A $99 price cap has been put in place as Hurricane Irma approaches.
“We want those trying to leave ahead of the hurricane to focus on their safe evacuation, rather than worry about the cost of flights,” JetBlue spokesman Doug McGraw said on Wednesday.
The $99 price cap, which has been put in place until September 10, ensures that direct flights from Florida cities where JetBlue operates (including Jacksonville, Tampa, Orlando, and Fort Lauderdale, among others) will not exceed $99. Connecting flights are capped at a maximum of $159.
Reuters noted that flights in the eastern and western Caribbean are also under a “fare ceiling” until September 7 and 8, respectively.
People attempting to evacuate in advance of Hurricane Irma’s arrival have encountered extraordinarily high ticket prices, according to Quartz.
“The systems that automatically adjust fares based on supply, demand, and competitor pricing in real time…are allowed to sell more seats than exist on flights,” Quartz explained. “When airline pricing systems recognize that a flight will be overbooked, it can send ticket prices to astronomical levels to cover the anticipated costs and penalties of bumping other ticket holders.”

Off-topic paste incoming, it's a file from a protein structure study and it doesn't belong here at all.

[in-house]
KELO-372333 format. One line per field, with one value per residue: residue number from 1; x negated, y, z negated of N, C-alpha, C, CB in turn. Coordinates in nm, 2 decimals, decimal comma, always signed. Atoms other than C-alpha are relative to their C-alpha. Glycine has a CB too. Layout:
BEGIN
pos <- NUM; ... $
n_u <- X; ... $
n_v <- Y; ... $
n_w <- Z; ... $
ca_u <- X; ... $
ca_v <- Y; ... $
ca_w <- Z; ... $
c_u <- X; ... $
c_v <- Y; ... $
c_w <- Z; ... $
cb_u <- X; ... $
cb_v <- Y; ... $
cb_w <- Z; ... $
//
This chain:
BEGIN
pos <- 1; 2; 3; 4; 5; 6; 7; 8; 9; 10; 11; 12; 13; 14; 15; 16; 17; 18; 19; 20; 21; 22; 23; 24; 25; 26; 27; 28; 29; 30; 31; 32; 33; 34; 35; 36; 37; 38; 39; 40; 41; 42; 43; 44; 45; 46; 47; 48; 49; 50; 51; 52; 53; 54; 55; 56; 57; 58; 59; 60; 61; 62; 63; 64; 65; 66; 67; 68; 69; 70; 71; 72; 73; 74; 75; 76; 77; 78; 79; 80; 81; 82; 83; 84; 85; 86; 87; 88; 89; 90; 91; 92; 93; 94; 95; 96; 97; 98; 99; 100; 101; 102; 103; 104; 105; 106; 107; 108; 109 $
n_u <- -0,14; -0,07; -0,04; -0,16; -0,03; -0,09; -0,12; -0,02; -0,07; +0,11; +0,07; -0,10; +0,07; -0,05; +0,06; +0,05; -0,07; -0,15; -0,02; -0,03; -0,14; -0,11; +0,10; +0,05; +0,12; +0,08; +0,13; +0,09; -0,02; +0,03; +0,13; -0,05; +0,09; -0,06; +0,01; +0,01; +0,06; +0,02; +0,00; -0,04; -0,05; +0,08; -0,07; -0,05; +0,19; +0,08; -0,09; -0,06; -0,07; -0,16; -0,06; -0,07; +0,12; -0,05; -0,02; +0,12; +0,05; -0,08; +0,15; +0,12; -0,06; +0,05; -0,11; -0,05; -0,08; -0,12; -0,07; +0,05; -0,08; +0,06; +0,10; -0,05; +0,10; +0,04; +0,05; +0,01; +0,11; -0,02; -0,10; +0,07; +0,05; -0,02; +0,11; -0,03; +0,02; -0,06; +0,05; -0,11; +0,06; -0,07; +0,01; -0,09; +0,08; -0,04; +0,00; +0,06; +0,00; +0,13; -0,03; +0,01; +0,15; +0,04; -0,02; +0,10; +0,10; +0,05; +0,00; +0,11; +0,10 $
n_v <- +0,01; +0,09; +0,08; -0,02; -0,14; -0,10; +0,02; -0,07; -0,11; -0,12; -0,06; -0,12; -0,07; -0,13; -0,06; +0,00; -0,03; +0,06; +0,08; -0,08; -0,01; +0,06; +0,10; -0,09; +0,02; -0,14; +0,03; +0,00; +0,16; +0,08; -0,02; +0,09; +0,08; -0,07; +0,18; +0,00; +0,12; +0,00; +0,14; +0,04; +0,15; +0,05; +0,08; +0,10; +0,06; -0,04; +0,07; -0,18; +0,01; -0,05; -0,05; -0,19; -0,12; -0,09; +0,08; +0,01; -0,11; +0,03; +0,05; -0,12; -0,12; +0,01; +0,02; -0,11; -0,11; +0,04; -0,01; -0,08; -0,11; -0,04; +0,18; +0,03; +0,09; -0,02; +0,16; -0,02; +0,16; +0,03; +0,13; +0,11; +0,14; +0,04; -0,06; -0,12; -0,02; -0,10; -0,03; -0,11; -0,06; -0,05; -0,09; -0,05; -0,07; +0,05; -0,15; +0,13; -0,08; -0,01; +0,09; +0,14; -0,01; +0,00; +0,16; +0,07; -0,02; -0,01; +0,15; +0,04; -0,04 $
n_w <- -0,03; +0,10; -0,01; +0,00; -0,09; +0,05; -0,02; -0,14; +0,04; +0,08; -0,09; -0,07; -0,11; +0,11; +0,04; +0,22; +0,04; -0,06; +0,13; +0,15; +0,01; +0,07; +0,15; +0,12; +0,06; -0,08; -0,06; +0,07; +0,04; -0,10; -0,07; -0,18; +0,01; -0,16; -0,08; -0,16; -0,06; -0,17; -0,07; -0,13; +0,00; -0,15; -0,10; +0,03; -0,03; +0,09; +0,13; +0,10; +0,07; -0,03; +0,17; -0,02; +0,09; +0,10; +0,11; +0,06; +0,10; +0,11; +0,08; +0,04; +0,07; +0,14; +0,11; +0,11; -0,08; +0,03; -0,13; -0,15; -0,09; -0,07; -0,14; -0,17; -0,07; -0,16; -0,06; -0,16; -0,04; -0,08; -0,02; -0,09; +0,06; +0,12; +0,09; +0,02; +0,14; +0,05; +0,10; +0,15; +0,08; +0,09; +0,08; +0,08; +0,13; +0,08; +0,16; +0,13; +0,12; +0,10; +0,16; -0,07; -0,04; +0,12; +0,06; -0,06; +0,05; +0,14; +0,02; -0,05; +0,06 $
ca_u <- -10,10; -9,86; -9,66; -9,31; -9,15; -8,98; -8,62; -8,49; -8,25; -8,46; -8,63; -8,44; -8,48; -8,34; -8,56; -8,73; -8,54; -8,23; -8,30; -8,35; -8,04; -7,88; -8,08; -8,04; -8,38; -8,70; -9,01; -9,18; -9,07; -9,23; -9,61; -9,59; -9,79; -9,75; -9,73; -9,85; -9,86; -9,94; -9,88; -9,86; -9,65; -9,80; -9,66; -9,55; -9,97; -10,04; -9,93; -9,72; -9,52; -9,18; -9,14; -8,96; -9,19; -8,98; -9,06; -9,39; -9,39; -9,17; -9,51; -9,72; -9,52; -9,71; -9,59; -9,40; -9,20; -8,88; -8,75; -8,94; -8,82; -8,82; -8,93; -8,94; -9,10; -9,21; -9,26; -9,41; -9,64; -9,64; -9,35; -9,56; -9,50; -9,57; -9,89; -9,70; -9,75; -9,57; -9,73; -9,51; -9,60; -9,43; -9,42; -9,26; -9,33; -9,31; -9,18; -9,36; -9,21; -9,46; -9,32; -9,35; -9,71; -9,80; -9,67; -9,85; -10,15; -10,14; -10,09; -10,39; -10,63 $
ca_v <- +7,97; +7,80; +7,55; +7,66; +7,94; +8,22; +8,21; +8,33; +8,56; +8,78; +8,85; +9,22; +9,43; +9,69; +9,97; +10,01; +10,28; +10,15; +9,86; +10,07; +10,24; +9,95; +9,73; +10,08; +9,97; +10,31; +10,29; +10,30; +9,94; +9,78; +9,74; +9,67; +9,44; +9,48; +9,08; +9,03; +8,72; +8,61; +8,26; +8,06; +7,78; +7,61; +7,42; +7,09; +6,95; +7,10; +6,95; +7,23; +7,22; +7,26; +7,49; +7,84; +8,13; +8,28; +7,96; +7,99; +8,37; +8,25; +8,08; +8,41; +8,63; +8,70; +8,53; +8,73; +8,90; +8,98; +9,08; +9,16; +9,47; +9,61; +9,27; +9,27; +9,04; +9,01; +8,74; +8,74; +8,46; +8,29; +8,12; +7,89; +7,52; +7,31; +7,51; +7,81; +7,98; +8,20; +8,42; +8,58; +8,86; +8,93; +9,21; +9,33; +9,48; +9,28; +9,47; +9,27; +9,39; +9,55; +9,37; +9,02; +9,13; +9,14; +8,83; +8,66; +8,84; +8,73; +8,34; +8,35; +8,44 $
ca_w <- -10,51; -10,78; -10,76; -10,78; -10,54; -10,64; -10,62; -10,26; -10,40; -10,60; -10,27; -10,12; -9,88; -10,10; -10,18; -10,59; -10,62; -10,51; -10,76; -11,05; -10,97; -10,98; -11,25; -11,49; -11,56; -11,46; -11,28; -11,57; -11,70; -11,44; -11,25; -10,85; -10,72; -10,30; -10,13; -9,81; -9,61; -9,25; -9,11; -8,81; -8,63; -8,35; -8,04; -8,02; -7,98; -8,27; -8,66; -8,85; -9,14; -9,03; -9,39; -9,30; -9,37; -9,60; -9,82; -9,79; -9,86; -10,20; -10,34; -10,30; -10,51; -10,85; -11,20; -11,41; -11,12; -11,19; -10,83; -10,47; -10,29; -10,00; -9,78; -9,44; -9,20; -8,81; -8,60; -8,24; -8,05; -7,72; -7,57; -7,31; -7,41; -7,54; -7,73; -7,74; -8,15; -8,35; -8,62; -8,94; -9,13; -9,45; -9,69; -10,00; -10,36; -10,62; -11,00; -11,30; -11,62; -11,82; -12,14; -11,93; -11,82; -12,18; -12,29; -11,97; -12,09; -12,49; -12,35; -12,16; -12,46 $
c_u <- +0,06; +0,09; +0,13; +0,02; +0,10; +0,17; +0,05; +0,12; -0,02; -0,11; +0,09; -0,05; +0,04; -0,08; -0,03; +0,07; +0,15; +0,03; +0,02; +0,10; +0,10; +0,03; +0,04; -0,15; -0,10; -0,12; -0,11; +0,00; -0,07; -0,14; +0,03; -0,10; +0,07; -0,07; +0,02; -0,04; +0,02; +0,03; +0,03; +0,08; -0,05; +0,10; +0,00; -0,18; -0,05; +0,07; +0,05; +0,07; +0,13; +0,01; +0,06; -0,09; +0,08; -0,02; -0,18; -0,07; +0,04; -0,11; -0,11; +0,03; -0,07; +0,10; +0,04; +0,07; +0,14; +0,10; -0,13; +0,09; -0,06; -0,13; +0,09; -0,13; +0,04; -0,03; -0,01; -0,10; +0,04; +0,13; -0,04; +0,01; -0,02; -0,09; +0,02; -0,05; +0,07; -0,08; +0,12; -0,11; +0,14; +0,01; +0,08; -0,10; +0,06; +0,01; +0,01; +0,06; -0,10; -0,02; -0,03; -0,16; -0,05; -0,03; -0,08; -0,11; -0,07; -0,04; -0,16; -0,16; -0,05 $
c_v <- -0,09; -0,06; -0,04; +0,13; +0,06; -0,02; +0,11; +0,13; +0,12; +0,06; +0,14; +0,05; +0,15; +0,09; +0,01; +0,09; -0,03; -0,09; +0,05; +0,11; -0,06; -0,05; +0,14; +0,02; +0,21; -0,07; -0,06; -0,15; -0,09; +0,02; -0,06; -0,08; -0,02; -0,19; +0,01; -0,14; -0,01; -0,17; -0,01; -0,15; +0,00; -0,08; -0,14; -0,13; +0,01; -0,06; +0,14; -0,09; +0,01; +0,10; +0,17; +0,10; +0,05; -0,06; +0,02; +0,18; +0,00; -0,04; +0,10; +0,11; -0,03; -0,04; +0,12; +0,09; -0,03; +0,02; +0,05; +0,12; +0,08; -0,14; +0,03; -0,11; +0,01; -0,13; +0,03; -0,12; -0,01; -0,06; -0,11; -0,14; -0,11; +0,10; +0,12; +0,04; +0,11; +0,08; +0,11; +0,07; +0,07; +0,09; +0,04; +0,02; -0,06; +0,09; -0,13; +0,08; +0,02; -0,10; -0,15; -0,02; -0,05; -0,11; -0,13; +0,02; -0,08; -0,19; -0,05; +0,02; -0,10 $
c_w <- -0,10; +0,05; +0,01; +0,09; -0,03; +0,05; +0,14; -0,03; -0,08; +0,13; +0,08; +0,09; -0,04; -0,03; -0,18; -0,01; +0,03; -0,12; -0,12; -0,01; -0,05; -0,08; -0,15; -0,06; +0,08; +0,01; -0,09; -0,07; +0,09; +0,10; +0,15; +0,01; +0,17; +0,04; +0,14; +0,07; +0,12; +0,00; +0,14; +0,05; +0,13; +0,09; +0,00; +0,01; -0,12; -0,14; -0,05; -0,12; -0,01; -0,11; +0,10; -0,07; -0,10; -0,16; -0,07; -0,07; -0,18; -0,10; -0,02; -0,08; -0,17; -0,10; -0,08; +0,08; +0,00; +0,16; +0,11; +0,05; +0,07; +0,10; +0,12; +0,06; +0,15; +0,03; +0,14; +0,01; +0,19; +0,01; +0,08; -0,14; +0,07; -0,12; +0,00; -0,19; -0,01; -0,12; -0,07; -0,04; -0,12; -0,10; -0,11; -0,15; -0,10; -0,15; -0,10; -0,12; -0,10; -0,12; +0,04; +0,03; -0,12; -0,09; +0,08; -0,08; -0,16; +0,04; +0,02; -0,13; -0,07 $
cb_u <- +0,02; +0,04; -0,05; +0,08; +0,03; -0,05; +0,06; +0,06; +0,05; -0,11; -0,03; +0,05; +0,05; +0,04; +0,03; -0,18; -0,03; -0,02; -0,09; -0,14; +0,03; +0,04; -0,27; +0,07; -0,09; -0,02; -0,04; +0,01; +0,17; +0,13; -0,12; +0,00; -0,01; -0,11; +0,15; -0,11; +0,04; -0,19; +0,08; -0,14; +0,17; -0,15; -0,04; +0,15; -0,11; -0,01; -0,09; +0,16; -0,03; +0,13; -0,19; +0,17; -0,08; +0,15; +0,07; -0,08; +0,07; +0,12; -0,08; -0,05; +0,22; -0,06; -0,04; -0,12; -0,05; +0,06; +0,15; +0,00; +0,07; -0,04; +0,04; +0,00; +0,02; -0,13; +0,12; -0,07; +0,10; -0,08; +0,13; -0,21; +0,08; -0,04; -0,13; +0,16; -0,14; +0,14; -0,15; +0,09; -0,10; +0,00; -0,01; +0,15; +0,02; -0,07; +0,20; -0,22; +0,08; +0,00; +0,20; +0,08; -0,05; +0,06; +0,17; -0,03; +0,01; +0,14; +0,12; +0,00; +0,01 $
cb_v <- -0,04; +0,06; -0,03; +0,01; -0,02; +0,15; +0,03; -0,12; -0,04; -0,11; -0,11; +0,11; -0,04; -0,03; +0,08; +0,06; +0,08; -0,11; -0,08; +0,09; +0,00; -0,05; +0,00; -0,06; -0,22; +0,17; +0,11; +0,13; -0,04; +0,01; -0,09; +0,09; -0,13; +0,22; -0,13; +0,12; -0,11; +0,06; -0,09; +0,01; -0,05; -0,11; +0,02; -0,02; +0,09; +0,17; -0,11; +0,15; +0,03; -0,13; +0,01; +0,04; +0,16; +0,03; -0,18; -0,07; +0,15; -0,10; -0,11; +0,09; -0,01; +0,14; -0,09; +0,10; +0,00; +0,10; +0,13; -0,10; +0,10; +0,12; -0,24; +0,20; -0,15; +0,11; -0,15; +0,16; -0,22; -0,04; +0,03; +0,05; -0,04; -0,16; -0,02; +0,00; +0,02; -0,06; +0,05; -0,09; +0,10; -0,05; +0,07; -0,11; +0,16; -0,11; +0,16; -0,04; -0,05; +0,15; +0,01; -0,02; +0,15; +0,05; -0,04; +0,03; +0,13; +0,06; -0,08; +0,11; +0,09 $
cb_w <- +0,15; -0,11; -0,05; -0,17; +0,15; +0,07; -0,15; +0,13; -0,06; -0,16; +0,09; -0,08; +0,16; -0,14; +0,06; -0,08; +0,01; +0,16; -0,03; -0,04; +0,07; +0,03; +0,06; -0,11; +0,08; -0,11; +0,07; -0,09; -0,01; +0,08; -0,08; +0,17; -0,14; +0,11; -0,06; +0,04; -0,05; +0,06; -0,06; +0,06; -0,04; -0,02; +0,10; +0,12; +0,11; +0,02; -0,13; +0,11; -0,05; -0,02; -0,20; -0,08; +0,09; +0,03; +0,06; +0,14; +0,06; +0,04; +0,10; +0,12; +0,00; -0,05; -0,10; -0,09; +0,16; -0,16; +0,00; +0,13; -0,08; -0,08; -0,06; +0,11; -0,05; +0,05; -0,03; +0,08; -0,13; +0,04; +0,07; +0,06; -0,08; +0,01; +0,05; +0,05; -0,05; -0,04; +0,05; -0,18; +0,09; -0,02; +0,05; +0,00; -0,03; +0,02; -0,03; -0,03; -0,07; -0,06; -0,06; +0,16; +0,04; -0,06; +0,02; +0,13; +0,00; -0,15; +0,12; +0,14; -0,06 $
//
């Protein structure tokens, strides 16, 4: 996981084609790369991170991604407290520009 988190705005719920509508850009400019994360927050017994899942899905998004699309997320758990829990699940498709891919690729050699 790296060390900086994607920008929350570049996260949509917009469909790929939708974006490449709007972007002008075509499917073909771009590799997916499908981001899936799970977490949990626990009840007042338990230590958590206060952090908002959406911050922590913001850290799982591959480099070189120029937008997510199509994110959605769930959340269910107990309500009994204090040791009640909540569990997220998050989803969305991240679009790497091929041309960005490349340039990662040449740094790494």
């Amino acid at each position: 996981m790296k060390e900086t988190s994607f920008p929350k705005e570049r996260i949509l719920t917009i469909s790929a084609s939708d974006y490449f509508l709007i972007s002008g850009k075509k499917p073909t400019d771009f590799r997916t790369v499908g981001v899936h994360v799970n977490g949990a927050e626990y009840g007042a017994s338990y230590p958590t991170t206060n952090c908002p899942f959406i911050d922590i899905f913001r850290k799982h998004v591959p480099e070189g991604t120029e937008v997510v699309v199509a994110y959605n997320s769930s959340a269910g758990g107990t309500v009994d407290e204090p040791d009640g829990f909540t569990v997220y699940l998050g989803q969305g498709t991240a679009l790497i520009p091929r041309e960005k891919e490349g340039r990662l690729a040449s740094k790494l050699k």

Basically, the algorithm that determines airfare prices isn’t calibrated to take into consideration life-threatening natural disasters — let alone be compassionate — making manual price caps like JetBlue’s perhaps a necessary solution.
Both Delta and American have responded by instituting fare limits, too. Delta’s most expensive fares are set to $399 on flights out of Florida and impacted Caribbean islands, a Delta spokesperson told Yahoo Finance.
While many airlines have already added extra flights or upgraded to larger aircraft when possible, all airlines are struggling to meet demand. Reports suggest that JetBlue’s $99 flights may already be sold out.